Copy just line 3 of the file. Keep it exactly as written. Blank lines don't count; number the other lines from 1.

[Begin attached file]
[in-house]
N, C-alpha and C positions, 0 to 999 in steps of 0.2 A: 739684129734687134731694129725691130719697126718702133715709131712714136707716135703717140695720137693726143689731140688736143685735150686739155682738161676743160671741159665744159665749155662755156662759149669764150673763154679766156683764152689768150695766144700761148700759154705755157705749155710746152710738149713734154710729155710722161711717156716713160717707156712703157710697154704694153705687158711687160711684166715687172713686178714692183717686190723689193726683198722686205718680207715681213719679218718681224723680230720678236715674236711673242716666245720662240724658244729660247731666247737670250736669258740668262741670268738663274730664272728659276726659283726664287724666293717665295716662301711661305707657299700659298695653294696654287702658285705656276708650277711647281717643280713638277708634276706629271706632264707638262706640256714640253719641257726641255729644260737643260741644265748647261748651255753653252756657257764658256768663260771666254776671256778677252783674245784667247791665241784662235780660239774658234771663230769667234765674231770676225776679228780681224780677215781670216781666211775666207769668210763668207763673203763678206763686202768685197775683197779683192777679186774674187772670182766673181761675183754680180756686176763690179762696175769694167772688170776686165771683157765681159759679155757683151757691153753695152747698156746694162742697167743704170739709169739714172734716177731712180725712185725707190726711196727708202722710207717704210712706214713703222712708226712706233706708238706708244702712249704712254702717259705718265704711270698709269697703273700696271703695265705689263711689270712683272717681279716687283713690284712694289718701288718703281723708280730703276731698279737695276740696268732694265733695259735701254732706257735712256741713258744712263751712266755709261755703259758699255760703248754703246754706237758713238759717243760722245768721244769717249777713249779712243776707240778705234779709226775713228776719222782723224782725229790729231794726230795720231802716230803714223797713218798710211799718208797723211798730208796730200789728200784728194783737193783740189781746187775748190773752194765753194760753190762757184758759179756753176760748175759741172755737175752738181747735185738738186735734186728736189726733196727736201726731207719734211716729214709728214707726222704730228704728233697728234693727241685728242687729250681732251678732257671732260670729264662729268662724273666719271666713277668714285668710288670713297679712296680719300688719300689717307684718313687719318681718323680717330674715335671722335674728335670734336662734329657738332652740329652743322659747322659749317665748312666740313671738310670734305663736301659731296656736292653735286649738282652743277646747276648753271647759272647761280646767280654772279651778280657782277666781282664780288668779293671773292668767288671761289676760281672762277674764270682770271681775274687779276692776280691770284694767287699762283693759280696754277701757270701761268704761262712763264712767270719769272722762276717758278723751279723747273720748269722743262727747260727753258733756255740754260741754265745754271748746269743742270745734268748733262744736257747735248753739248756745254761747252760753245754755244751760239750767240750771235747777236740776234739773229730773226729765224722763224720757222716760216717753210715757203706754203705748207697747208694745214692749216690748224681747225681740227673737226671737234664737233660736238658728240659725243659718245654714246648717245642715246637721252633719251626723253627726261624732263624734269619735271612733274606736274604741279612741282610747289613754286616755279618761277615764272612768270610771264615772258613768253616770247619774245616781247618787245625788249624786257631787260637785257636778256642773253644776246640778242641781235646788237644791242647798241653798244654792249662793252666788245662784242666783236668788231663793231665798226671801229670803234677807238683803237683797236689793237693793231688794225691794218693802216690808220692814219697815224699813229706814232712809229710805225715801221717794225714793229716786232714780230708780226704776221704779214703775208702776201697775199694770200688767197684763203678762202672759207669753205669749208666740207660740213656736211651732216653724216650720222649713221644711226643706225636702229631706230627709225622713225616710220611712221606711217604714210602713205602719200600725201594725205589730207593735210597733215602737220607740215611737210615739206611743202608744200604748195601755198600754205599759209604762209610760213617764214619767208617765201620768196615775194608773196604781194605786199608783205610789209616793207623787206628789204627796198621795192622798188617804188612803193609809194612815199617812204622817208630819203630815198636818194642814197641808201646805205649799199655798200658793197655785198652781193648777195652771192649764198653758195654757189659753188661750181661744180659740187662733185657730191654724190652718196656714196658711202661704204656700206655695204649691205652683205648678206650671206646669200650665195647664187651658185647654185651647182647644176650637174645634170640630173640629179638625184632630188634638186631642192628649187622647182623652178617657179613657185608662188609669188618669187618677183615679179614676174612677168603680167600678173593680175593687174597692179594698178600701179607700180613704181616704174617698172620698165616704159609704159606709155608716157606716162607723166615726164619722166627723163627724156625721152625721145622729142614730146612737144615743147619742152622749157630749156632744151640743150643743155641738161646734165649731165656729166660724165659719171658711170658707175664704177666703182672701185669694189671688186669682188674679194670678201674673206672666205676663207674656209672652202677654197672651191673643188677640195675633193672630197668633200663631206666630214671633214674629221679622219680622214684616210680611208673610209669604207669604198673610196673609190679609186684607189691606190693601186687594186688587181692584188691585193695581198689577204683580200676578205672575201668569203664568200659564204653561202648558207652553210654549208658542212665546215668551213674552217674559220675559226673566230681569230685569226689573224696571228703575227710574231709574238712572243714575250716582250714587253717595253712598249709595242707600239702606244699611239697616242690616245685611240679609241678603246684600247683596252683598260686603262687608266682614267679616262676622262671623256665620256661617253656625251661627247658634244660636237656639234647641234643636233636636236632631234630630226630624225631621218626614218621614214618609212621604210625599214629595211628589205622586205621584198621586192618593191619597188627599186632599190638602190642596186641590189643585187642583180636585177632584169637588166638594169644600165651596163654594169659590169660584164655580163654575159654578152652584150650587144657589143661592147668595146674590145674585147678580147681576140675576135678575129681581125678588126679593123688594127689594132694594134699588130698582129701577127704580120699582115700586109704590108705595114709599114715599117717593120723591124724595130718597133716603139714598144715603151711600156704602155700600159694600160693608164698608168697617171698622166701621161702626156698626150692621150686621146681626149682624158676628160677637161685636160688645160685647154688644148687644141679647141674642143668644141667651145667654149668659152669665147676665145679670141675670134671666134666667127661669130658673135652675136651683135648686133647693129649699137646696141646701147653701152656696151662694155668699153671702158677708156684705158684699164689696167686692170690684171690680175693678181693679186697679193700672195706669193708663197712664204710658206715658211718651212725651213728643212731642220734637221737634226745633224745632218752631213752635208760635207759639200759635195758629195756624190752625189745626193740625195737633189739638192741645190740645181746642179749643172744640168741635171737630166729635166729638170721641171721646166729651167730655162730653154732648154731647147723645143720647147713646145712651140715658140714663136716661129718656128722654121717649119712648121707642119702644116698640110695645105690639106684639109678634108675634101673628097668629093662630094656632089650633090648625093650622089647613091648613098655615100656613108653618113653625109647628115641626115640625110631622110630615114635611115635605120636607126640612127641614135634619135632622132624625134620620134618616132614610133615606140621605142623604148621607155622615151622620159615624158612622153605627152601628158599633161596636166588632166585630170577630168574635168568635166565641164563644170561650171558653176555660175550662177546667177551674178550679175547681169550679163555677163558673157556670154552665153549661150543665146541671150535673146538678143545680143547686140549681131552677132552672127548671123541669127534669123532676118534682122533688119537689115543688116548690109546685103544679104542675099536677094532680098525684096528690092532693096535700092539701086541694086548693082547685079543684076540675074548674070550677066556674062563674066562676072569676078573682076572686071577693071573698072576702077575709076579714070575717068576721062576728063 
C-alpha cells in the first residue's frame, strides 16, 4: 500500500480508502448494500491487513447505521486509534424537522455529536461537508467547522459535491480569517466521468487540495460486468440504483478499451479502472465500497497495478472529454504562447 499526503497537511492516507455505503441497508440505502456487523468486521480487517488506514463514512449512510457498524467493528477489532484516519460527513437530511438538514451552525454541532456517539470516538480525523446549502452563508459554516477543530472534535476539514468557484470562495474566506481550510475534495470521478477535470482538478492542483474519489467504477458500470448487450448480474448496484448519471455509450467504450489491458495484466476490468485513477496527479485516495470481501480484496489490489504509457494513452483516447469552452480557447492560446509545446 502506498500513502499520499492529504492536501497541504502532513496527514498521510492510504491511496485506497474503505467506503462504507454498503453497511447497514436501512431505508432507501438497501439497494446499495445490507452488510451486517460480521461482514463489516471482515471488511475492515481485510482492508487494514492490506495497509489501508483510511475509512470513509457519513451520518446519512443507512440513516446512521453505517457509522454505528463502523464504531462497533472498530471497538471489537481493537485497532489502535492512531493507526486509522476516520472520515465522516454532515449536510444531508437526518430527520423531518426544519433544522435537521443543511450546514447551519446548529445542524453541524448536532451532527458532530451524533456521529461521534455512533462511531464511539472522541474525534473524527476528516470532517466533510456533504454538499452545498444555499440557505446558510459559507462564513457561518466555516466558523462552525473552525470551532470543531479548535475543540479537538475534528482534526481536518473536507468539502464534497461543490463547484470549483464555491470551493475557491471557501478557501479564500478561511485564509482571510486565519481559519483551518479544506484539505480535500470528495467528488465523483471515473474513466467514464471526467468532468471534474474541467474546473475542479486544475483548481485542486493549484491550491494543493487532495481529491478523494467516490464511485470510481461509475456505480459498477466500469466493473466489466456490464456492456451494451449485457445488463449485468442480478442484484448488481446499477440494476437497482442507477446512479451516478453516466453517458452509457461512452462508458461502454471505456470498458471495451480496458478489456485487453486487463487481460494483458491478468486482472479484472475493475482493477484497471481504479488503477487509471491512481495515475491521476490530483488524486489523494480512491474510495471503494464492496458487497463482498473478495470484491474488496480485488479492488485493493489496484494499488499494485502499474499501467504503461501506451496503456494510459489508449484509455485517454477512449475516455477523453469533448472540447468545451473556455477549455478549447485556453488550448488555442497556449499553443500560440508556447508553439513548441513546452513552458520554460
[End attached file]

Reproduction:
C-alpha cells in the first residue's frame, strides 16, 4: 500500500480508502448494500491487513447505521486509534424537522455529536461537508467547522459535491480569517466521468487540495460486468440504483478499451479502472465500497497495478472529454504562447 499526503497537511492516507455505503441497508440505502456487523468486521480487517488506514463514512449512510457498524467493528477489532484516519460527513437530511438538514451552525454541532456517539470516538480525523446549502452563508459554516477543530472534535476539514468557484470562495474566506481550510475534495470521478477535470482538478492542483474519489467504477458500470448487450448480474448496484448519471455509450467504450489491458495484466476490468485513477496527479485516495470481501480484496489490489504509457494513452483516447469552452480557447492560446509545446 502506498500513502499520499492529504492536501497541504502532513496527514498521510492510504491511496485506497474503505467506503462504507454498503453497511447497514436501512431505508432507501438497501439497494446499495445490507452488510451486517460480521461482514463489516471482515471488511475492515481485510482492508487494514492490506495497509489501508483510511475509512470513509457519513451520518446519512443507512440513516446512521453505517457509522454505528463502523464504531462497533472498530471497538471489537481493537485497532489502535492512531493507526486509522476516520472520515465522516454532515449536510444531508437526518430527520423531518426544519433544522435537521443543511450546514447551519446548529445542524453541524448536532451532527458532530451524533456521529461521534455512533462511531464511539472522541474525534473524527476528516470532517466533510456533504454538499452545498444555499440557505446558510459559507462564513457561518466555516466558523462552525473552525470551532470543531479548535475543540479537538475534528482534526481536518473536507468539502464534497461543490463547484470549483464555491470551493475557491471557501478557501479564500478561511485564509482571510486565519481559519483551518479544506484539505480535500470528495467528488465523483471515473474513466467514464471526467468532468471534474474541467474546473475542479486544475483548481485542486493549484491550491494543493487532495481529491478523494467516490464511485470510481461509475456505480459498477466500469466493473466489466456490464456492456451494451449485457445488463449485468442480478442484484448488481446499477440494476437497482442507477446512479451516478453516466453517458452509457461512452462508458461502454471505456470498458471495451480496458478489456485487453486487463487481460494483458491478468486482472479484472475493475482493477484497471481504479488503477487509471491512481495515475491521476490530483488524486489523494480512491474510495471503494464492496458487497463482498473478495470484491474488496480485488479492488485493493489496484494499488499494485502499474499501467504503461501506451496503456494510459489508449484509455485517454477512449475516455477523453469533448472540447468545451473556455477549455478549447485556453488550448488555442497556449499553443500560440508556447508553439513548441513546452513552458520554460